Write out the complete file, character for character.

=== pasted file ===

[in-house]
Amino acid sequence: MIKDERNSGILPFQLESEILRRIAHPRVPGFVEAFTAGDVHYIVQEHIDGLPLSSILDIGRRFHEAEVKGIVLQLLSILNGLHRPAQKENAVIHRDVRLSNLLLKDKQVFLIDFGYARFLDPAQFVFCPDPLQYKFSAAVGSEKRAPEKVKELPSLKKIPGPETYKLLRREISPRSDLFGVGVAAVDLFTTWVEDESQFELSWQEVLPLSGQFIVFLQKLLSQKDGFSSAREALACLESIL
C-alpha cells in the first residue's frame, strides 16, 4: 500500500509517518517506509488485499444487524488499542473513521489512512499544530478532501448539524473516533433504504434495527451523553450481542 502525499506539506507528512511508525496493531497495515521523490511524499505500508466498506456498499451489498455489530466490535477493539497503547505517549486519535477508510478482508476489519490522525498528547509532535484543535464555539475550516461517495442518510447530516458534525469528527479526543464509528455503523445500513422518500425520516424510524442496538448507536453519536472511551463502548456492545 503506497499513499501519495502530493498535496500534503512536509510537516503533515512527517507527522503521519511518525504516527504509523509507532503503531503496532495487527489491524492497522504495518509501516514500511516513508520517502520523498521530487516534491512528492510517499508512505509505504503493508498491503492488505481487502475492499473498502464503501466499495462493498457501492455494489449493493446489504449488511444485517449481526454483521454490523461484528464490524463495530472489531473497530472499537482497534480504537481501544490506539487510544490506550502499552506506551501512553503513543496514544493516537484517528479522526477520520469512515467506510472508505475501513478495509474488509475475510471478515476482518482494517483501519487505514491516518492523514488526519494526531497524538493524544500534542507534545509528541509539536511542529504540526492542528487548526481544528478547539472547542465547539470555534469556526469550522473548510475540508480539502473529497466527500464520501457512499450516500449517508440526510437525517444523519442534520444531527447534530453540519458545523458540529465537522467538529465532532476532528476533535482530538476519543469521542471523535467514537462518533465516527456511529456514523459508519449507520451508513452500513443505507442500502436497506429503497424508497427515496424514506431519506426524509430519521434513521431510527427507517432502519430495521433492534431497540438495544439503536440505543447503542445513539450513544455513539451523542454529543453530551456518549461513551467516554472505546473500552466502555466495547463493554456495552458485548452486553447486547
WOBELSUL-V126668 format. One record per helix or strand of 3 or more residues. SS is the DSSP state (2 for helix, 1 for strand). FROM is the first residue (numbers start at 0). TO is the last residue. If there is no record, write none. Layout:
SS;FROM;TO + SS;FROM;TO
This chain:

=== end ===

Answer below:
[in-house]
Amino acid sequence: MIKDERNSGILPFQLESEILRRIAHPRVPGFVEAFTAGDVHYIVQEHIDGLPLSSILDIGRRFHEAEVKGIVLQLLSILNGLHRPAQKENAVIHRDVRLSNLLLKDKQVFLIDFGYARFLDPAQFVFCPDPLQYKFSAAVGSEKRAPEKVKELPSLKKIPGPETYKLLRREISPRSDLFGVGVAAVDLFTTWVEDESQFELSWQEVLPLSGQFIVFLQKLLSQKDGFSSAREALACLESIL
C-alpha cells in the first residue's frame, strides 16, 4: 500500500509517518517506509488485499444487524488499542473513521489512512499544530478532501448539524473516533433504504434495527451523553450481542 502525499506539506507528512511508525496493531497495515521523490511524499505500508466498506456498499451489498455489530466490535477493539497503547505517549486519535477508510478482508476489519490522525498528547509532535484543535464555539475550516461517495442518510447530516458534525469528527479526543464509528455503523445500513422518500425520516424510524442496538448507536453519536472511551463502548456492545 503506497499513499501519495502530493498535496500534503512536509510537516503533515512527517507527522503521519511518525504516527504509523509507532503503531503496532495487527489491524492497522504495518509501516514500511516513508520517502520523498521530487516534491512528492510517499508512505509505504503493508498491503492488505481487502475492499473498502464503501466499495462493498457501492455494489449493493446489504449488511444485517449481526454483521454490523461484528464490524463495530472489531473497530472499537482497534480504537481501544490506539487510544490506550502499552506506551501512553503513543496514544493516537484517528479522526477520520469512515467506510472508505475501513478495509474488509475475510471478515476482518482494517483501519487505514491516518492523514488526519494526531497524538493524544500534542507534545509528541509539536511542529504540526492542528487548526481544528478547539472547542465547539470555534469556526469550522473548510475540508480539502473529497466527500464520501457512499450516500449517508440526510437525517444523519442534520444531527447534530453540519458545523458540529465537522467538529465532532476532528476533535482530538476519543469521542471523535467514537462518533465516527456511529456514523459508519449507520451508513452500513443505507442500502436497506429503497424508497427515496424514506431519506426524509430519521434513521431510527427507517432502519430495521433492534431497540438495544439503536440505543447503542445513539450513544455513539451523542454529543453530551456518549461513551467516554472505546473500552466502555466495547463493554456495552458485548452486553447486547
WOBELSUL-V126668 format. One record per helix or strand of 3 or more residues. SS is the DSSP state (2 for helix, 1 for strand). FROM is the first residue (numbers start at 0). TO is the last residue. If there is no record, write none. Layout:
SS;FROM;TO + SS;FROM;TO
This chain: